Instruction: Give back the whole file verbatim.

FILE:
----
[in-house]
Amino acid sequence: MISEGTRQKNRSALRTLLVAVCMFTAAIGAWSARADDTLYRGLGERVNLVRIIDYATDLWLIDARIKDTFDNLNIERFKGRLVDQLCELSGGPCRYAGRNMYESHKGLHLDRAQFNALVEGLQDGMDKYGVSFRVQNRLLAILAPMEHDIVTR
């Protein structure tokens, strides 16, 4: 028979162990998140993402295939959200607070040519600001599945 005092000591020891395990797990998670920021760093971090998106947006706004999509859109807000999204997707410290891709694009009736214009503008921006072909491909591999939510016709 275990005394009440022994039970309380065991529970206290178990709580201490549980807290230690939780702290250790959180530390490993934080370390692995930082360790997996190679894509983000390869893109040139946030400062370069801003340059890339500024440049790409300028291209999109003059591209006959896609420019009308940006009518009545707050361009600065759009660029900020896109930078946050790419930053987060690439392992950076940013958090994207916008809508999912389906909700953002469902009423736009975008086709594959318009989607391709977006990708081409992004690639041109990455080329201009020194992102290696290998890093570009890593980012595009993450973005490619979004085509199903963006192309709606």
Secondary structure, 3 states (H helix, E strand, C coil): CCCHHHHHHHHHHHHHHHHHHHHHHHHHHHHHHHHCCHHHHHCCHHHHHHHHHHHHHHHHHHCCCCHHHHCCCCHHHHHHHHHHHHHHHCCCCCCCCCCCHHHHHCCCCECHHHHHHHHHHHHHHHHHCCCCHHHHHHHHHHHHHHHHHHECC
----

[in-house]
Amino acid sequence: MISEGTRQKNRSALRTLLVAVCMFTAAIGAWSARADDTLYRGLGERVNLVRIIDYATDLWLIDARIKDTFDNLNIERFKGRLVDQLCELSGGPCRYAGRNMYESHKGLHLDRAQFNALVEGLQDGMDKYGVSFRVQNRLLAILAPMEHDIVTR
């Protein structure tokens, strides 16, 4: 028979162990998140993402295939959200607070040519600001599945 005092000591020891395990797990998670920021760093971090998106947006706004999509859109807000999204997707410290891709694009009736214009503008921006072909491909591999939510016709 275990005394009440022994039970309380065991529970206290178990709580201490549980807290230690939780702290250790959180530390490993934080370390692995930082360790997996190679894509983000390869893109040139946030400062370069801003340059890339500024440049790409300028291209999109003059591209006959896609420019009308940006009518009545707050361009600065759009660029900020896109930078946050790419930053987060690439392992950076940013958090994207916008809508999912389906909700953002469902009423736009975008086709594959318009989607391709977006990708081409992004690639041109990455080329201009020194992102290696290998890093570009890593980012595009993450973005490619979004085509199903963006192309709606």
Secondary structure, 3 states (H helix, E strand, C coil): CCCHHHHHHHHHHHHHHHHHHHHHHHHHHHHHHHHCCHHHHHCCHHHHHHHHHHHHHHHHHHCCCCHHHHCCCCHHHHHHHHHHHHHHHCCCCCCCCCCCHHHHHCCCCECHHHHHHHHHHHHHHHHHCCCCHHHHHHHHHHHHHHHHHHECC